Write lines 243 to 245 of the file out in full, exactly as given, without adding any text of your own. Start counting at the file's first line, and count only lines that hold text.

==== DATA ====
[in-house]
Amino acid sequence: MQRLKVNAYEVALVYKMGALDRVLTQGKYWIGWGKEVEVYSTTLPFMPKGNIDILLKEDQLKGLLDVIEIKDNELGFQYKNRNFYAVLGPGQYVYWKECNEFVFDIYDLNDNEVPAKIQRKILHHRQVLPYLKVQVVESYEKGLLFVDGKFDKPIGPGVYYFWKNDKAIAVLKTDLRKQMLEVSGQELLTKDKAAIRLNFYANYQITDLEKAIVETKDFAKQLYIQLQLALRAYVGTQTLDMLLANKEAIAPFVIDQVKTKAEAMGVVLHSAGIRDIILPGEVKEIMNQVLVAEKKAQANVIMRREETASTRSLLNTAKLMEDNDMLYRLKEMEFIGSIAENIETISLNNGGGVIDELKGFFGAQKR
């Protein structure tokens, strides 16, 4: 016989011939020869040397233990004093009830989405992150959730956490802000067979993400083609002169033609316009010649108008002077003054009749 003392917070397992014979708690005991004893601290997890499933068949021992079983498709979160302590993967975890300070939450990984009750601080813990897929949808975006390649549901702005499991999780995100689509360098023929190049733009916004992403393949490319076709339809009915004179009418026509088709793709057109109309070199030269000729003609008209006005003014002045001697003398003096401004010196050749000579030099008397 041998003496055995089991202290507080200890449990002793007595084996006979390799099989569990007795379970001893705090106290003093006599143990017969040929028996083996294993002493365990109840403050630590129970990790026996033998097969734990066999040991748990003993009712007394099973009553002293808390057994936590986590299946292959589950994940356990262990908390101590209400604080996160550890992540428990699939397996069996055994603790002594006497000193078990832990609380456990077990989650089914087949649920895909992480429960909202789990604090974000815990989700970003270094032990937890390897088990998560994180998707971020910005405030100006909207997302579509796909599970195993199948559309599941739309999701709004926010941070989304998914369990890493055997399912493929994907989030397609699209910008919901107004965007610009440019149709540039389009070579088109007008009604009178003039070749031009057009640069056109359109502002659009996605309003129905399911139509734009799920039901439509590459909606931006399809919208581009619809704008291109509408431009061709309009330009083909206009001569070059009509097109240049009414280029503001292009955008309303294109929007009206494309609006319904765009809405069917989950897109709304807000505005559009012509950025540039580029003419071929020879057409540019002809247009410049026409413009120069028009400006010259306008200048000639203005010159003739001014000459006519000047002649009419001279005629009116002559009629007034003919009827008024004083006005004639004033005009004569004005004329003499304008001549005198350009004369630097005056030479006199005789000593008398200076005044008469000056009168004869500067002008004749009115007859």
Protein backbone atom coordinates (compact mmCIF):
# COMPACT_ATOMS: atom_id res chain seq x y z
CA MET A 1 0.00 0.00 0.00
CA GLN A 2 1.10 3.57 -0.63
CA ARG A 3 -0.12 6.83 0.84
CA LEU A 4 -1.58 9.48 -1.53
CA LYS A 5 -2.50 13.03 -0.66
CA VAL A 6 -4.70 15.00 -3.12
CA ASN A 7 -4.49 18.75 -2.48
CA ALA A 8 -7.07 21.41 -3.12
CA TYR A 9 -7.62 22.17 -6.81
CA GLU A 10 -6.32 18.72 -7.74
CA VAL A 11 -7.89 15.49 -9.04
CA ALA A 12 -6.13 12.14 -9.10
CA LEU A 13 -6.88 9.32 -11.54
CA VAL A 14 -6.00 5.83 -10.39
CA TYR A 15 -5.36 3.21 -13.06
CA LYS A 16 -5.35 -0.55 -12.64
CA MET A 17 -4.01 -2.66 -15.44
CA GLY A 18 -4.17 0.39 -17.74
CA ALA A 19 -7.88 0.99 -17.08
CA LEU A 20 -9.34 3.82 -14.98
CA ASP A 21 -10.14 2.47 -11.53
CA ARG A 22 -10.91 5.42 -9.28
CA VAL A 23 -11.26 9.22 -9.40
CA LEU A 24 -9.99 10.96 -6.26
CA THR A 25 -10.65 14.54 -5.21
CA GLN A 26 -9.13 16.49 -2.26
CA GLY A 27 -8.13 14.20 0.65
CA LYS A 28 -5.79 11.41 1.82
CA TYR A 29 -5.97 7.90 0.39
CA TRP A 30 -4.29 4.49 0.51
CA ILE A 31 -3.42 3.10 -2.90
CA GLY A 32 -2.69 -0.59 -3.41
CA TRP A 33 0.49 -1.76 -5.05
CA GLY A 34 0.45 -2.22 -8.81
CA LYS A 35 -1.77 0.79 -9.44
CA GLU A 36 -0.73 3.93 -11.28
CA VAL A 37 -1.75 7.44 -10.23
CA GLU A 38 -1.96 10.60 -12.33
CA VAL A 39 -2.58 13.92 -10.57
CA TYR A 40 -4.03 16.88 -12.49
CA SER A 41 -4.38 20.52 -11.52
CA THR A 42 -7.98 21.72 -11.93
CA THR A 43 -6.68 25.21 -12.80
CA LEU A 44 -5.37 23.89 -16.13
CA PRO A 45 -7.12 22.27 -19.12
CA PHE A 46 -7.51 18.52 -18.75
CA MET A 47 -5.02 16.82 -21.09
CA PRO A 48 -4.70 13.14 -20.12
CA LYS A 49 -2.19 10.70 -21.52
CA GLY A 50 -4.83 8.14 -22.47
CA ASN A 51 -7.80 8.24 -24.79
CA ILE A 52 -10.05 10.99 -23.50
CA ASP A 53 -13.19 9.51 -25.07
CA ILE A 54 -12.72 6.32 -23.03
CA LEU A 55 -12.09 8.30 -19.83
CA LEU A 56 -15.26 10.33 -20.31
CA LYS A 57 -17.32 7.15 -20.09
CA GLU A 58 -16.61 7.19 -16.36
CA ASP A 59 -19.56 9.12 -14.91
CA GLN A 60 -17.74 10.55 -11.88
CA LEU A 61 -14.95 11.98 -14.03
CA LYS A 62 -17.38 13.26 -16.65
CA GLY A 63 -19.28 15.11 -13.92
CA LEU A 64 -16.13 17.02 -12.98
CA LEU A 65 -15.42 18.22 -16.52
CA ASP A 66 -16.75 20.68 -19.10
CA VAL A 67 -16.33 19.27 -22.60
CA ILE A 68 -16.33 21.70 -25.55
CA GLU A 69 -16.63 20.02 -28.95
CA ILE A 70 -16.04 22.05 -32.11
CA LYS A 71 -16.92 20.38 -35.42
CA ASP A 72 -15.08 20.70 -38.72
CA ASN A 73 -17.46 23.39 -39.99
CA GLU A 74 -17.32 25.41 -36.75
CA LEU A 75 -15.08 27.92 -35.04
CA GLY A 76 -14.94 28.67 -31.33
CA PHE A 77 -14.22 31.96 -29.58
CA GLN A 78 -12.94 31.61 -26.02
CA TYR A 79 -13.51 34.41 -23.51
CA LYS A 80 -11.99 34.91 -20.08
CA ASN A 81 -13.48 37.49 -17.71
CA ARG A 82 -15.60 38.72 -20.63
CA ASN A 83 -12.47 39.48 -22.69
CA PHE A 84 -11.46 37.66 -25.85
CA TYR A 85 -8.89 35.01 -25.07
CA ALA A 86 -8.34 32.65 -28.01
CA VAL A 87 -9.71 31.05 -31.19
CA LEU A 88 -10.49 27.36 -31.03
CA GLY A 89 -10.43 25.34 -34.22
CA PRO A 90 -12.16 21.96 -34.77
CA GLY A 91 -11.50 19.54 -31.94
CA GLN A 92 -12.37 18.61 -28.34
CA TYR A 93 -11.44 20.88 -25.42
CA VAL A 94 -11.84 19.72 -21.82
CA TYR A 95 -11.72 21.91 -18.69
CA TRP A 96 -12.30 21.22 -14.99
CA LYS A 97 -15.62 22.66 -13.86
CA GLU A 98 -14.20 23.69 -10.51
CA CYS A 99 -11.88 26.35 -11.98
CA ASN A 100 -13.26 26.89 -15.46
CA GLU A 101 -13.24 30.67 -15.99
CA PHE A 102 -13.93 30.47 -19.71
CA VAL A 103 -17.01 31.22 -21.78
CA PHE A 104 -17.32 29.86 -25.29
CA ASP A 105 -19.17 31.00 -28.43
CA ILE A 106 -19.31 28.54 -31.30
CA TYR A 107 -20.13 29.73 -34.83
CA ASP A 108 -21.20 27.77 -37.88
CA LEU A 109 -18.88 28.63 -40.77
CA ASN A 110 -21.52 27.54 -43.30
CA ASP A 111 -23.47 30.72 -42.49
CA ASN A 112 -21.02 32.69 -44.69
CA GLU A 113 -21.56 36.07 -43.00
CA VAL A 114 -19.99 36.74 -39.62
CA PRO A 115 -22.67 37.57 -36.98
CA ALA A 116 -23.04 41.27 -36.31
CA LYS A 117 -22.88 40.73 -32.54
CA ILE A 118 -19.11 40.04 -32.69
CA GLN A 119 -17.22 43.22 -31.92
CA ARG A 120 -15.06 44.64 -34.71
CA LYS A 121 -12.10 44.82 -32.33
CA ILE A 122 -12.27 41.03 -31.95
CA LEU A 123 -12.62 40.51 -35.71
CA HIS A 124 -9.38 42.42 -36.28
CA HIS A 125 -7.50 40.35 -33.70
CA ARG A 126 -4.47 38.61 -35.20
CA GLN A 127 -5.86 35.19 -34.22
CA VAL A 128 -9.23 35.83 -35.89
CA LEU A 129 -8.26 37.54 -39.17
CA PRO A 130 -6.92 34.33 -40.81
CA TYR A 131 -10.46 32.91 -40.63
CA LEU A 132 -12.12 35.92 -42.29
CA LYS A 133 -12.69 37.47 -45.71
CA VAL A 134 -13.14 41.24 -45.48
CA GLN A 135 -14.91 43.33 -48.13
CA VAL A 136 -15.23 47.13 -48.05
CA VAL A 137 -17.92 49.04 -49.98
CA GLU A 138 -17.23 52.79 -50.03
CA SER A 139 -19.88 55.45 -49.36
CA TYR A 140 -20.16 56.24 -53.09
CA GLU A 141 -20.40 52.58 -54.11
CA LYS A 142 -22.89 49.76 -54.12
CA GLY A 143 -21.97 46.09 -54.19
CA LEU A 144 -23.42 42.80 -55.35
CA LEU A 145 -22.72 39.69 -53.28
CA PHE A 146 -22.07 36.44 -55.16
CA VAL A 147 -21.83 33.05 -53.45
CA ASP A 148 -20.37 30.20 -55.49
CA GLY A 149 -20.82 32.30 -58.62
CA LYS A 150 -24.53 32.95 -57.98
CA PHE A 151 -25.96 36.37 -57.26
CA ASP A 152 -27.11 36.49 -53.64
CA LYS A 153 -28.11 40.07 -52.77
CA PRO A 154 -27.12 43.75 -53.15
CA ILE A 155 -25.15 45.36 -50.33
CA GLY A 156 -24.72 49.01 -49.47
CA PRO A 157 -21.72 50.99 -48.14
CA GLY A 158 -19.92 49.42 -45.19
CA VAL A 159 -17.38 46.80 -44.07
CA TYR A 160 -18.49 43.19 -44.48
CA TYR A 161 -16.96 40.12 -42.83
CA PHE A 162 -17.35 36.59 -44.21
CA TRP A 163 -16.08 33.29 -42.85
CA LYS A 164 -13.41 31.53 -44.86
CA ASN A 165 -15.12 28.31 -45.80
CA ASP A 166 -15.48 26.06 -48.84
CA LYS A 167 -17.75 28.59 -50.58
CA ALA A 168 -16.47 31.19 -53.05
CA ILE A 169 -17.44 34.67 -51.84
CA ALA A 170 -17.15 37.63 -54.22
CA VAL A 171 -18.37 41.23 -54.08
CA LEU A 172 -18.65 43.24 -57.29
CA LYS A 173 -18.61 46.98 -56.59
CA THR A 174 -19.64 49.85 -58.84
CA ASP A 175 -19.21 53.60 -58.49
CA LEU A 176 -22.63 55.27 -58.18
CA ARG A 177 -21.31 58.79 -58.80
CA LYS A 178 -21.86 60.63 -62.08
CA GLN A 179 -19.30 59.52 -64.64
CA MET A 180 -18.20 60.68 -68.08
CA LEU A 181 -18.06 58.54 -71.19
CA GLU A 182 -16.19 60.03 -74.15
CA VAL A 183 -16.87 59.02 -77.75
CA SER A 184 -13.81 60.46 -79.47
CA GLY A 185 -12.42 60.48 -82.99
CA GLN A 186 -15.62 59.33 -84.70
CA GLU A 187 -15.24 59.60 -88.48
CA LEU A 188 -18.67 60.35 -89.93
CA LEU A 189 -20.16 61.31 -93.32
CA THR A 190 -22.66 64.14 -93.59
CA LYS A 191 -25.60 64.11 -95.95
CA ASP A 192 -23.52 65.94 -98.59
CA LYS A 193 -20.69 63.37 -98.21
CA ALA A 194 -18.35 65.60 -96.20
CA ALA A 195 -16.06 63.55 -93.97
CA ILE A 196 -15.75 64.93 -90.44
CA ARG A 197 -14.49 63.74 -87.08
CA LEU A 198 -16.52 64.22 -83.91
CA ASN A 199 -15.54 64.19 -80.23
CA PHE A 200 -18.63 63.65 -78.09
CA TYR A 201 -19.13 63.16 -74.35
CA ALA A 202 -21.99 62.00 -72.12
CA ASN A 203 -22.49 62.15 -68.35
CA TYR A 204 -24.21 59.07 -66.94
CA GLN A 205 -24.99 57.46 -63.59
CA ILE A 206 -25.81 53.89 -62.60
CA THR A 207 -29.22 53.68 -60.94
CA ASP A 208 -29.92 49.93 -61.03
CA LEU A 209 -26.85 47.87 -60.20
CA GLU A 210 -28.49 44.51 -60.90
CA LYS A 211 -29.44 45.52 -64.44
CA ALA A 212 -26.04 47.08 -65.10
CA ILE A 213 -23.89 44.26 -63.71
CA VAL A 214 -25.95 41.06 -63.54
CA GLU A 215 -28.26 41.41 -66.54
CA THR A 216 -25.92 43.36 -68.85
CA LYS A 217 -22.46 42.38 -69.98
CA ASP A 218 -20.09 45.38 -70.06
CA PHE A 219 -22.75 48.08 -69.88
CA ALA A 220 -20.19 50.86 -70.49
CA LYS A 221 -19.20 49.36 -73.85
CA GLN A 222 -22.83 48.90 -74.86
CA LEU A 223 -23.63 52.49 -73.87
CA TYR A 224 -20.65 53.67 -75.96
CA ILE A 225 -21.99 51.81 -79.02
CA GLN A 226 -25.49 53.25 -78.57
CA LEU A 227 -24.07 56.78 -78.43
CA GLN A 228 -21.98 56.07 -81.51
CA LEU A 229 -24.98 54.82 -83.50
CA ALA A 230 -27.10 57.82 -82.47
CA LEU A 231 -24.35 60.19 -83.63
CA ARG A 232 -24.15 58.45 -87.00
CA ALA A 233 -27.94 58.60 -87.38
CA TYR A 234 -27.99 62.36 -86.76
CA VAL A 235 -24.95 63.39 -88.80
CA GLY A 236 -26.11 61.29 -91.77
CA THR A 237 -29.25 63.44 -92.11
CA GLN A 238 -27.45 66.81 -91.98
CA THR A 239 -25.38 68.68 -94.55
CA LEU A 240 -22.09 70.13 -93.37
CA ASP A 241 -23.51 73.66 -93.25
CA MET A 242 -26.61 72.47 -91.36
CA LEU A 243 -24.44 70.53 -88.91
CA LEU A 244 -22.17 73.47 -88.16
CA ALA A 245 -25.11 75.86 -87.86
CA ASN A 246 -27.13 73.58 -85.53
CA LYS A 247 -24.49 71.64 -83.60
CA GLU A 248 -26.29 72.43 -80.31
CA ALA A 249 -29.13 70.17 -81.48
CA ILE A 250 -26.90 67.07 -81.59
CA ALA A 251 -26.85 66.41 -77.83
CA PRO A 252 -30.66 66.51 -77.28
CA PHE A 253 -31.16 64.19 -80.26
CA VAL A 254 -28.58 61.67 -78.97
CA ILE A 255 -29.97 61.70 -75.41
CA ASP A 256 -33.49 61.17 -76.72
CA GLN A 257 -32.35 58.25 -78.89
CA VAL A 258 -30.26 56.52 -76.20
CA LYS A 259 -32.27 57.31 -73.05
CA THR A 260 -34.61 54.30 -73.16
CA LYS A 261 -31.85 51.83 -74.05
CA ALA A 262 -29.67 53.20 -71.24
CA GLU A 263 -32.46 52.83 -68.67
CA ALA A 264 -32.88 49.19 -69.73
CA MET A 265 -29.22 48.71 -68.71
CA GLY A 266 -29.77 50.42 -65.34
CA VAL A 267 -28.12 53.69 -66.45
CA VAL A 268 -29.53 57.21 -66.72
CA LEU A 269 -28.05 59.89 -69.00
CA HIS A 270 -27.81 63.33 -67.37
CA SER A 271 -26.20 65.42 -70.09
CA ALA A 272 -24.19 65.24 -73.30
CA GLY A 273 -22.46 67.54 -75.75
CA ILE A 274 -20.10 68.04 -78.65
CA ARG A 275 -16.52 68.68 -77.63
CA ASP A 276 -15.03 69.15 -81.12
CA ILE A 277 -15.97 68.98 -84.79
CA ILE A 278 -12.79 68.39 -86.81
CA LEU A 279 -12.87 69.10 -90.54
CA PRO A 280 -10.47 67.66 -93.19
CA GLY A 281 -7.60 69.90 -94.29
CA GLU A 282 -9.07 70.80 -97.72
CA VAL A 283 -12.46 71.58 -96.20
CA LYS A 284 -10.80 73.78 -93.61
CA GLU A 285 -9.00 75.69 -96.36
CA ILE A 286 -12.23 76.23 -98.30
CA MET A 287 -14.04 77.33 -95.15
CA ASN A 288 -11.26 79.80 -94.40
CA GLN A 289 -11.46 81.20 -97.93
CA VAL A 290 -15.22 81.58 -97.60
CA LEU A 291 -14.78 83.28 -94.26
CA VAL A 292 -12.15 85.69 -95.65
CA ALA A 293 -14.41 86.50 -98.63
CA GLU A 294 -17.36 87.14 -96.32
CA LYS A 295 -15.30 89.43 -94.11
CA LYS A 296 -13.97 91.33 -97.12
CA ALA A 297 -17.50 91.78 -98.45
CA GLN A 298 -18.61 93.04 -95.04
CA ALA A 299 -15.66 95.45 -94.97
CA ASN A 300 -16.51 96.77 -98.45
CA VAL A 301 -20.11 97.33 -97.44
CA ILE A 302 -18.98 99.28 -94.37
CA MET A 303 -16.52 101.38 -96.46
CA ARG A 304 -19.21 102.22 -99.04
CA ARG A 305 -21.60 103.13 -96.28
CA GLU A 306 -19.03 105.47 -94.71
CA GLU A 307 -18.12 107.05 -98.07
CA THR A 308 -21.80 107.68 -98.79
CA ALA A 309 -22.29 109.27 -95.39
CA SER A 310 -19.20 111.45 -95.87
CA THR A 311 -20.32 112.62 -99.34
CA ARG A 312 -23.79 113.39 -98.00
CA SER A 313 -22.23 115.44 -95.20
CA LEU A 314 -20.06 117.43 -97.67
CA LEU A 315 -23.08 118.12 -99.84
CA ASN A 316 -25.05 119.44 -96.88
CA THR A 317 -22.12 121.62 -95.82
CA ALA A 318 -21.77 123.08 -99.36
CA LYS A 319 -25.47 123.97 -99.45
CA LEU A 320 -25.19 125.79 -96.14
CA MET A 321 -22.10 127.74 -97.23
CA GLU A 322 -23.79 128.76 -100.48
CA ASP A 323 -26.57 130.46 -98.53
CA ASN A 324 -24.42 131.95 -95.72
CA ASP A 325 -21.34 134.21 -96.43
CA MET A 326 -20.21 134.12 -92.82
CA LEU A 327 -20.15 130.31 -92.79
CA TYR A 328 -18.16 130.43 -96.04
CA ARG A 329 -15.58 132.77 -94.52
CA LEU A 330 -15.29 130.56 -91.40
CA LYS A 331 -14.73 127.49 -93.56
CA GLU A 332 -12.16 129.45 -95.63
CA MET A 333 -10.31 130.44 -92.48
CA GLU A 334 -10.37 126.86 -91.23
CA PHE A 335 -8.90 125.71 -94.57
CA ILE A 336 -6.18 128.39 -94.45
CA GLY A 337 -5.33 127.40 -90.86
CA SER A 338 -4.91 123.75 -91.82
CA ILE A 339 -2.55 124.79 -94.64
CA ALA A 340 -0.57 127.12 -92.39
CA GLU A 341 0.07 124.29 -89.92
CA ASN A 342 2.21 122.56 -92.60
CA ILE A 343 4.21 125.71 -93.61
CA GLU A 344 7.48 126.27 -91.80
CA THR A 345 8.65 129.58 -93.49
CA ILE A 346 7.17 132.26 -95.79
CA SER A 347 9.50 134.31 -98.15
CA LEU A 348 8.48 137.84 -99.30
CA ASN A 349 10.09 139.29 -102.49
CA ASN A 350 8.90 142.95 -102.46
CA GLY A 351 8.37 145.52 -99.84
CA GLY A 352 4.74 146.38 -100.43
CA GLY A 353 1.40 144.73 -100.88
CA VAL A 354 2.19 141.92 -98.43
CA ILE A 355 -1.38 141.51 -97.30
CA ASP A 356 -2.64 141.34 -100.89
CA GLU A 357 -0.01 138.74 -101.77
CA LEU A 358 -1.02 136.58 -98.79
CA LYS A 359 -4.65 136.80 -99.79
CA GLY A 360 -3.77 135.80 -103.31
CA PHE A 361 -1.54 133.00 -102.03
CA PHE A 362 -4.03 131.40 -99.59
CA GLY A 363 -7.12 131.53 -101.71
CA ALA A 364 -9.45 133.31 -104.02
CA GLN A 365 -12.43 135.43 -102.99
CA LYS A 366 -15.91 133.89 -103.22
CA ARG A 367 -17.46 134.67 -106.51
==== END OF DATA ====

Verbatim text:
CA GLN A 238 -27.45 66.81 -91.98
CA THR A 239 -25.38 68.68 -94.55
CA LEU A 240 -22.09 70.13 -93.37